Plain text version

This text is intentionally left unformatted. The content can be copied into translation software for non-English speaking patients.

A guide to – Chlamydia
 
Chlamydia – the basics 
Chlamydia is a curable sexually transmitted infection (STI) caused by a bacterium (a kind of germ) called Chlamydia trachomatis. Chlamydia can infect the urethra (water passage), the uterus (womb), the cervix (neck of womb), the ovarian (Fallopian) tubes, testicles, rectum (back passage), throat and eyes. Most men and women infected with chlamydia will not notice anything wrong.

Prompt treatment is recommended to prevent more serious problems :

In women : the spread of infection to the womb and ovarian 
tubes may cause infertility
In men : the spread of infection to the testicles causing pain 
and swelling

Testing is available at all specialised sexual health or genitourinary medicine clinics, many family planning clinics and some family doctor (general practitioner or GP) services. Some chemists (pharmacies) offer testing. In some areas, self-testing kits can be ordered on-line. These are used to test urine or swab samples.

If you have chlamydia we recommend that you should have tests for other STIs including gonorrhoea, syphilis and HIV. 

How common is chlamydia? 
Chlamydia is the most common bacterial STI in the UK. In 2014 over 206,000 cases of chlamydia were diagnosed in England alone. Chlamydia is found most frequently in people under the age of 25 years although it can infect people of all ages.

How do you catch chlamydia? 
Chlamydia is passed on : 

•	through unprotected sex (using no condom) whether vaginal, oral or anal sex (or sharing sex toys) with someone who has chlamydia 
•	from an infected mother to her baby during childbirth (vaginal delivery)
•	sometimes from genitals to fingers to eyes, causing painful, red eyes (conjunctivitis)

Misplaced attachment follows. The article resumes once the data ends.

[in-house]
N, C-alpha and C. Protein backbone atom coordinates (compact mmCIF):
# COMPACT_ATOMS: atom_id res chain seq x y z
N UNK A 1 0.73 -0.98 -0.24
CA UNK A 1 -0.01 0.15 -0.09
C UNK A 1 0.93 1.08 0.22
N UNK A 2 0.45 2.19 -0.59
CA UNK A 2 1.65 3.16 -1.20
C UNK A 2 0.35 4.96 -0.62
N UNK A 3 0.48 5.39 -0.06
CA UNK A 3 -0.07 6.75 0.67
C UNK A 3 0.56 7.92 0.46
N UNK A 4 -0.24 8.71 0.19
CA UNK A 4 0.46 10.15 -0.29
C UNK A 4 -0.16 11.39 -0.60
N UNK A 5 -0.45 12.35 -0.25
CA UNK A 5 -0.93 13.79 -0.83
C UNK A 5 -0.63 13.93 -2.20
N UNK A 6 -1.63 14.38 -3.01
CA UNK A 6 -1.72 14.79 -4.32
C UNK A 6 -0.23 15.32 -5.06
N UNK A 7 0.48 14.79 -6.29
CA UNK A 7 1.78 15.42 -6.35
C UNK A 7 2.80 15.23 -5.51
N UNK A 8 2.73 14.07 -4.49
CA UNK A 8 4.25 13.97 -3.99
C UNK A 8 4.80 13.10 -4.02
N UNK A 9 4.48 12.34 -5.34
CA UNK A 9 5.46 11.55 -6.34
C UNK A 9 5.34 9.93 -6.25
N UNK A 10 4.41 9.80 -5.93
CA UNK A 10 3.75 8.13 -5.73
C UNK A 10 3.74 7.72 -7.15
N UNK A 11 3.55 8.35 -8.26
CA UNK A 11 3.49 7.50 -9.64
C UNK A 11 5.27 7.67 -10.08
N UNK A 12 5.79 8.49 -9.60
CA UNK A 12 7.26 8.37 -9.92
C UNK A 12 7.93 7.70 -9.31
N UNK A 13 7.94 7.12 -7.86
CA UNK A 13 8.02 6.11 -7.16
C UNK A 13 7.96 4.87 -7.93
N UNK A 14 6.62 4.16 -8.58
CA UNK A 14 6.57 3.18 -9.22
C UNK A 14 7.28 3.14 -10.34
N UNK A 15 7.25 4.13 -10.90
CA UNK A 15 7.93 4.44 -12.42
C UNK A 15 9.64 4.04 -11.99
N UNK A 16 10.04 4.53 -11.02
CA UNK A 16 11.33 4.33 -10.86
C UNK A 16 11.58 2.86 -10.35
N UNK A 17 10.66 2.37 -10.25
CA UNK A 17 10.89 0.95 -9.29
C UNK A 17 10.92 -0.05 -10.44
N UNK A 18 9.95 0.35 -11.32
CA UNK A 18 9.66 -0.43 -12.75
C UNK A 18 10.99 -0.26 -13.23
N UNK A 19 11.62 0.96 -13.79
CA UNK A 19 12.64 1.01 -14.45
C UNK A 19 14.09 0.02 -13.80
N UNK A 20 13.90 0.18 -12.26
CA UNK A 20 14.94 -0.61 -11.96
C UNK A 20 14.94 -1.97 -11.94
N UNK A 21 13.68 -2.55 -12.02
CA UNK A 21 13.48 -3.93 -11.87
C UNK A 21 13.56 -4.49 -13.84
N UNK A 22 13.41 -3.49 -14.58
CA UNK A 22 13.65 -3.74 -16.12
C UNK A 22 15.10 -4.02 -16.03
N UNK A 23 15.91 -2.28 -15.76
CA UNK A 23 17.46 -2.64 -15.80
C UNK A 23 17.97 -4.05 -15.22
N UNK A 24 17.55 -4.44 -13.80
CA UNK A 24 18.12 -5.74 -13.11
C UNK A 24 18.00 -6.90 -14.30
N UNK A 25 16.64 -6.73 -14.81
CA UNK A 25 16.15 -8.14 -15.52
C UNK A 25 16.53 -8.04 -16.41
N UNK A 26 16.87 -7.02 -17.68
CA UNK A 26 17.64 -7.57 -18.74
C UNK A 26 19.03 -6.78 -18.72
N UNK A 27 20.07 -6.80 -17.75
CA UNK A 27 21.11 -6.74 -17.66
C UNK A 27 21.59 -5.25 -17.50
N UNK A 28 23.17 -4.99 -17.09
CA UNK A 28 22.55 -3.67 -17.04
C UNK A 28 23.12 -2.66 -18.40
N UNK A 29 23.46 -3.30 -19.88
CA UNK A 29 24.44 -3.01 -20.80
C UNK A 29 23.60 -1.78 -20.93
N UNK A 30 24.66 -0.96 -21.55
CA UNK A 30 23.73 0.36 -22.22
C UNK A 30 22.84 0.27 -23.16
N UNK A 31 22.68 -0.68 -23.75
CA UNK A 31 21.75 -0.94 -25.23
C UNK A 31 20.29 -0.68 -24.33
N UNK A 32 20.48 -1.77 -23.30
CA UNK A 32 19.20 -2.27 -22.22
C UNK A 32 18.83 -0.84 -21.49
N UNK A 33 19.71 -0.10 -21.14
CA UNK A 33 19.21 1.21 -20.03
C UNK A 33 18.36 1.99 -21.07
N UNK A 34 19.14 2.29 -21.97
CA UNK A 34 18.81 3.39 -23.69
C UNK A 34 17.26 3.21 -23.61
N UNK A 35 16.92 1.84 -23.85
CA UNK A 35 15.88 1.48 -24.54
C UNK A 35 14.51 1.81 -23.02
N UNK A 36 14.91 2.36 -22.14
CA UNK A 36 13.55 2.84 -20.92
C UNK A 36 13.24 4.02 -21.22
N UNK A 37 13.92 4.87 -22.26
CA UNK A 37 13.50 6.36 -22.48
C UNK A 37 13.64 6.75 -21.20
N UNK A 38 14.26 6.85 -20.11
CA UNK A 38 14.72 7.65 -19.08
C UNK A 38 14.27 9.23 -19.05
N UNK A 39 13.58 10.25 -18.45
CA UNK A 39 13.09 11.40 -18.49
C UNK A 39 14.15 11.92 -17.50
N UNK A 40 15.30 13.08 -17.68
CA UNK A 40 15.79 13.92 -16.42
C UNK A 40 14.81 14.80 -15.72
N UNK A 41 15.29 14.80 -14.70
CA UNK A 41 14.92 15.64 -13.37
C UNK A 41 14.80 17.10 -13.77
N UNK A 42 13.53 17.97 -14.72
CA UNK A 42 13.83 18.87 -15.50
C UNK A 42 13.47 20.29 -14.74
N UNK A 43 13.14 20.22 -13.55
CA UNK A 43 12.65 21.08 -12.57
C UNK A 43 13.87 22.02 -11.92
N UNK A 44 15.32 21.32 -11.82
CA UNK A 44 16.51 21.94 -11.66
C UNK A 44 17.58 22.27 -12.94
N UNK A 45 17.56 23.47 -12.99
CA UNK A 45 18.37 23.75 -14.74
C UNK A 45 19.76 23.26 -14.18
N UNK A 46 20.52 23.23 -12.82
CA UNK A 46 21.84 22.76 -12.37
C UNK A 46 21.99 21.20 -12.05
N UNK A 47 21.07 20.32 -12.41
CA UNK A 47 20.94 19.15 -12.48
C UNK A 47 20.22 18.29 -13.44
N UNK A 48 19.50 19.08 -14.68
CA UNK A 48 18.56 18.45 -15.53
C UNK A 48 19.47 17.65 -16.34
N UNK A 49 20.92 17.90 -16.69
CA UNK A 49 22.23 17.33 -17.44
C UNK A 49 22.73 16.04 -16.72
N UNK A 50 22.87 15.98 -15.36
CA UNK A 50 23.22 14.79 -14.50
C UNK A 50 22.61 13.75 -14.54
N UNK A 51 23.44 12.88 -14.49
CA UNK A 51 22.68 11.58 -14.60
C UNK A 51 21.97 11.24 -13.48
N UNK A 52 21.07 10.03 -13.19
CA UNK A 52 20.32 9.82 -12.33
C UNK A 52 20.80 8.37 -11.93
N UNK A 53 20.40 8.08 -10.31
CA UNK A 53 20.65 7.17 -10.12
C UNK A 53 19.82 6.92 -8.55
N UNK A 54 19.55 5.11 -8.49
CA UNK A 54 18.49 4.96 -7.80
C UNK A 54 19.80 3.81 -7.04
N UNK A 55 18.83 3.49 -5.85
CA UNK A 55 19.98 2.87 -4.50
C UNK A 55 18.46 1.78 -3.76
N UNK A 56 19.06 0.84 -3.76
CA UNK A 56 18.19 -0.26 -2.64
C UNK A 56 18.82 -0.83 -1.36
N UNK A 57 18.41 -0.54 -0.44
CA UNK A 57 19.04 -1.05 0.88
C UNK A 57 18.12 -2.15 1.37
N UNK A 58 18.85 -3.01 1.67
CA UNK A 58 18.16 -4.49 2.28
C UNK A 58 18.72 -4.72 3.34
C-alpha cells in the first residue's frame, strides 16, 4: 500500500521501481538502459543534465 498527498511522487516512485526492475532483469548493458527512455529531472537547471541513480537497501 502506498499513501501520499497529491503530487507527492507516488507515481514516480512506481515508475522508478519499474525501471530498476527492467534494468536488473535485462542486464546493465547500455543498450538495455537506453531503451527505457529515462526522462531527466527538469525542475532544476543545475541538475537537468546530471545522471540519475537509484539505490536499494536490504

Chlamydia cannot be caught by kissing, hugging, sharing baths or towels, using swimming pools or from toilet seats. 

What would I notice if I had chlamydia? 
Most women do not notice anything wrong. Some women may notice one or more of the following :

•	bleeding between periods or after sex
•	pain in the lower abdomen, particularly during sex
•	burning pain when passing urine
•	a change in the colour or amount of vaginal discharge

Most men do not notice anything wrong. Some men may notice one or more of the following :

•	a discharge from the tip of the penis 
•	a burning feeling or pain when passing urine

How do I get tested for chlamydia? 
Women 
If you do not have symptoms no internal examination is needed and a swab is taken from inside the vagina. This swab can be taken by the doctor, by a nurse or by you if you prefer. If you have had anal sex or given your partner oral sex, you may be advised to have swabs taken from the rectum (back passage) and/or throat. If you do have symptoms, such as an abnormal vaginal discharge, a swab will be taken by a doctor or nurse during an internal vaginal examination.

Men
If you do not have any symptoms you will usually be asked to give a urine sample. However, if you do have symptoms, such as a discharge from the penis, a doctor or nurse will take a swab from the tip of your penis. After this, you will be asked to give a urine sample. Men who have sex with men may be advised to have swabs taken from the rectum and/or throat.

The result of your chlamydia test is not usually available on the day you visit the clinic. You will be told how you will get your results before you leave the clinic. 

How soon after possible infection can I have a chlamydia test?
We advise patients to have a chlamydia test at their first visit to a sexual health clinic, especially if they have noticed symptoms like a vaginal discharge or pain while passing water. It is possible that if you test for chlamydia soon after being infected, your test may not find the infection. For this reason you may be advised to repeat the chlamydia test two weeks after the time when you were at risk of catching it.

How is chlamydia treated?